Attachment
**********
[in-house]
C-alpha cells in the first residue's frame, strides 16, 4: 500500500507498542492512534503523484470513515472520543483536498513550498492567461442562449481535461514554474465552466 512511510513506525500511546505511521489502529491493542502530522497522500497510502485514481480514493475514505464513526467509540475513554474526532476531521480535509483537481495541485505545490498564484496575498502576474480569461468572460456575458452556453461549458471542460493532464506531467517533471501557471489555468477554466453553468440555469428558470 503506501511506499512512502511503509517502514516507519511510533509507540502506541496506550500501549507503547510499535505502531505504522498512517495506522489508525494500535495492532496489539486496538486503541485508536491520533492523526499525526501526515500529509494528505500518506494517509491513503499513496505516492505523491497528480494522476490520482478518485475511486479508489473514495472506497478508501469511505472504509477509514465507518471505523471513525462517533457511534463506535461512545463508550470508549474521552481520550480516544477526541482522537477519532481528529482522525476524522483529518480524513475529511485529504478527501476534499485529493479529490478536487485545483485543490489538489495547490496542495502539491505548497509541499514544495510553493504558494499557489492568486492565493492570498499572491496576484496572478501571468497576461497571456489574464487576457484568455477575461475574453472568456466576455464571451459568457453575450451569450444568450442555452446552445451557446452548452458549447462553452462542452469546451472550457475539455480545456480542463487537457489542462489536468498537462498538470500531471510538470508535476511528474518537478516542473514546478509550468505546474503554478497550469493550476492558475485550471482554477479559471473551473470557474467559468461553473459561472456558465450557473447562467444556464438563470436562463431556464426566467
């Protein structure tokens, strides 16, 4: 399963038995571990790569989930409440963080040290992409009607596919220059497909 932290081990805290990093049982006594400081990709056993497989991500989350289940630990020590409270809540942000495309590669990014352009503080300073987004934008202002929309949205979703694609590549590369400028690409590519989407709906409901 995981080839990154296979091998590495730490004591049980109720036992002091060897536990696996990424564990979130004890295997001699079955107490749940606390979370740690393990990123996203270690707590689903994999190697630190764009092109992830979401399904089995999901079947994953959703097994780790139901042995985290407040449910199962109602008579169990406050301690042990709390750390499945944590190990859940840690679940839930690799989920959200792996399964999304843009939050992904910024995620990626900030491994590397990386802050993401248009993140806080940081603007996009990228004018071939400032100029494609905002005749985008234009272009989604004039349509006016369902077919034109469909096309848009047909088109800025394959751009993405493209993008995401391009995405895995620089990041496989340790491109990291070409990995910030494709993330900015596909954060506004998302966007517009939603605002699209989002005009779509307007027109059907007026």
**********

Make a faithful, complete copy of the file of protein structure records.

[in-house]
C-alpha cells in the first residue's frame, strides 16, 4: 500500500507498542492512534503523484470513515472520543483536498513550498492567461442562449481535461514554474465552466 512511510513506525500511546505511521489502529491493542502530522497522500497510502485514481480514493475514505464513526467509540475513554474526532476531521480535509483537481495541485505545490498564484496575498502576474480569461468572460456575458452556453461549458471542460493532464506531467517533471501557471489555468477554466453553468440555469428558470 503506501511506499512512502511503509517502514516507519511510533509507540502506541496506550500501549507503547510499535505502531505504522498512517495506522489508525494500535495492532496489539486496538486503541485508536491520533492523526499525526501526515500529509494528505500518506494517509491513503499513496505516492505523491497528480494522476490520482478518485475511486479508489473514495472506497478508501469511505472504509477509514465507518471505523471513525462517533457511534463506535461512545463508550470508549474521552481520550480516544477526541482522537477519532481528529482522525476524522483529518480524513475529511485529504478527501476534499485529493479529490478536487485545483485543490489538489495547490496542495502539491505548497509541499514544495510553493504558494499557489492568486492565493492570498499572491496576484496572478501571468497576461497571456489574464487576457484568455477575461475574453472568456466576455464571451459568457453575450451569450444568450442555452446552445451557446452548452458549447462553452462542452469546451472550457475539455480545456480542463487537457489542462489536468498537462498538470500531471510538470508535476511528474518537478516542473514546478509550468505546474503554478497550469493550476492558475485550471482554477479559471473551473470557474467559468461553473459561472456558465450557473447562467444556464438563470436562463431556464426566467
């Protein structure tokens, strides 16, 4: 399963038995571990790569989930409440963080040290992409009607596919220059497909 932290081990805290990093049982006594400081990709056993497989991500989350289940630990020590409270809540942000495309590669990014352009503080300073987004934008202002929309949205979703694609590549590369400028690409590519989407709906409901 995981080839990154296979091998590495730490004591049980109720036992002091060897536990696996990424564990979130004890295997001699079955107490749940606390979370740690393990990123996203270690707590689903994999190697630190764009092109992830979401399904089995999901079947994953959703097994780790139901042995985290407040449910199962109602008579169990406050301690042990709390750390499945944590190990859940840690679940839930690799989920959200792996399964999304843009939050992904910024995620990626900030491994590397990386802050993401248009993140806080940081603007996009990228004018071939400032100029494609905002005749985008234009272009989604004039349509006016369902077919034109469909096309848009047909088109800025394959751009993405493209993008995401391009995405895995620089990041496989340790491109990291070409990995910030494709993330900015596909954060506004998302966007517009939603605002699209989002005009779509307007027109059907007026």